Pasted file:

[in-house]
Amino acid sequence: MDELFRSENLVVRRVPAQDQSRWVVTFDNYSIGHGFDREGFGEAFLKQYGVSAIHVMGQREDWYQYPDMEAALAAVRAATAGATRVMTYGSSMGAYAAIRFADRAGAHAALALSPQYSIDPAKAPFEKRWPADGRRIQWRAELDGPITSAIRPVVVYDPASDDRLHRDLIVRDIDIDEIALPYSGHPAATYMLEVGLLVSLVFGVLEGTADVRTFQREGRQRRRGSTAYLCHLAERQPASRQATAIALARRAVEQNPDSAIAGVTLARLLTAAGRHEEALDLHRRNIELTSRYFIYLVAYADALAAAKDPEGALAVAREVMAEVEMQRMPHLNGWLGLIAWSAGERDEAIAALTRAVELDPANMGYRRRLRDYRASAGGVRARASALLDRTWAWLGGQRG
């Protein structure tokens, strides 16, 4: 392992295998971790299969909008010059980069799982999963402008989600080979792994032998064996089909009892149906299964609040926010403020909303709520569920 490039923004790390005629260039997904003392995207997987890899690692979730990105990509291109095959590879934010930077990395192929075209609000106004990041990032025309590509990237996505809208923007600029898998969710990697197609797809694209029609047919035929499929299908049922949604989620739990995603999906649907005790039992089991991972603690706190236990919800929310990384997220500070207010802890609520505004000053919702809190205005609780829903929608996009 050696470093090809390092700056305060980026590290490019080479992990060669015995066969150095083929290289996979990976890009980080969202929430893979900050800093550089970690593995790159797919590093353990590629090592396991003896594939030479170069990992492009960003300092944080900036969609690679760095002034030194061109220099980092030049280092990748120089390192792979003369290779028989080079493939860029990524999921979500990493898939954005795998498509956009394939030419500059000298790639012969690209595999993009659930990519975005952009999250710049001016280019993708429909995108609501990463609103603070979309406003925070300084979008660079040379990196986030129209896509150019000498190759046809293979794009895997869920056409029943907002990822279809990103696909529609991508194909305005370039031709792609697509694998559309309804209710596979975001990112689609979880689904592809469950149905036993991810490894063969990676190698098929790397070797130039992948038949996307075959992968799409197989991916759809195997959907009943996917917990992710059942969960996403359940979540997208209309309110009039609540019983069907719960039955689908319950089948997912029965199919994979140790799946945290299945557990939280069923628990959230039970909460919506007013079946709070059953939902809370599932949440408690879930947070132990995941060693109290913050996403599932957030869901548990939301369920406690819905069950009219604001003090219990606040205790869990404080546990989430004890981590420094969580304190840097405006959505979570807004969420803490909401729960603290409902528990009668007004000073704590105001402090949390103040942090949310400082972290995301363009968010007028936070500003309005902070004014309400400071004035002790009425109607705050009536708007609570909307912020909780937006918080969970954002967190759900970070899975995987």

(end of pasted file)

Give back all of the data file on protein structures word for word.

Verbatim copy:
[in-house]
Amino acid sequence: MDELFRSENLVVRRVPAQDQSRWVVTFDNYSIGHGFDREGFGEAFLKQYGVSAIHVMGQREDWYQYPDMEAALAAVRAATAGATRVMTYGSSMGAYAAIRFADRAGAHAALALSPQYSIDPAKAPFEKRWPADGRRIQWRAELDGPITSAIRPVVVYDPASDDRLHRDLIVRDIDIDEIALPYSGHPAATYMLEVGLLVSLVFGVLEGTADVRTFQREGRQRRRGSTAYLCHLAERQPASRQATAIALARRAVEQNPDSAIAGVTLARLLTAAGRHEEALDLHRRNIELTSRYFIYLVAYADALAAAKDPEGALAVAREVMAEVEMQRMPHLNGWLGLIAWSAGERDEAIAALTRAVELDPANMGYRRRLRDYRASAGGVRARASALLDRTWAWLGGQRG
């Protein structure tokens, strides 16, 4: 392992295998971790299969909008010059980069799982999963402008989600080979792994032998064996089909009892149906299964609040926010403020909303709520569920 490039923004790390005629260039997904003392995207997987890899690692979730990105990509291109095959590879934010930077990395192929075209609000106004990041990032025309590509990237996505809208923007600029898998969710990697197609797809694209029609047919035929499929299908049922949604989620739990995603999906649907005790039992089991991972603690706190236990919800929310990384997220500070207010802890609520505004000053919702809190205005609780829903929608996009 050696470093090809390092700056305060980026590290490019080479992990060669015995066969150095083929290289996979990976890009980080969202929430893979900050800093550089970690593995790159797919590093353990590629090592396991003896594939030479170069990992492009960003300092944080900036969609690679760095002034030194061109220099980092030049280092990748120089390192792979003369290779028989080079493939860029990524999921979500990493898939954005795998498509956009394939030419500059000298790639012969690209595999993009659930990519975005952009999250710049001016280019993708429909995108609501990463609103603070979309406003925070300084979008660079040379990196986030129209896509150019000498190759046809293979794009895997869920056409029943907002990822279809990103696909529609991508194909305005370039031709792609697509694998559309309804209710596979975001990112689609979880689904592809469950149905036993991810490894063969990676190698098929790397070797130039992948038949996307075959992968799409197989991916759809195997959907009943996917917990992710059942969960996403359940979540997208209309309110009039609540019983069907719960039955689908319950089948997912029965199919994979140790799946945290299945557990939280069923628990959230039970909460919506007013079946709070059953939902809370599932949440408690879930947070132990995941060693109290913050996403599932957030869901548990939301369920406690819905069950009219604001003090219990606040205790869990404080546990989430004890981590420094969580304190840097405006959505979570807004969420803490909401729960603290409902528990009668007004000073704590105001402090949390103040942090949310400082972290995301363009968010007028936070500003309005902070004014309400400071004035002790009425109607705050009536708007609570909307912020909780937006918080969970954002967190759900970070899975995987």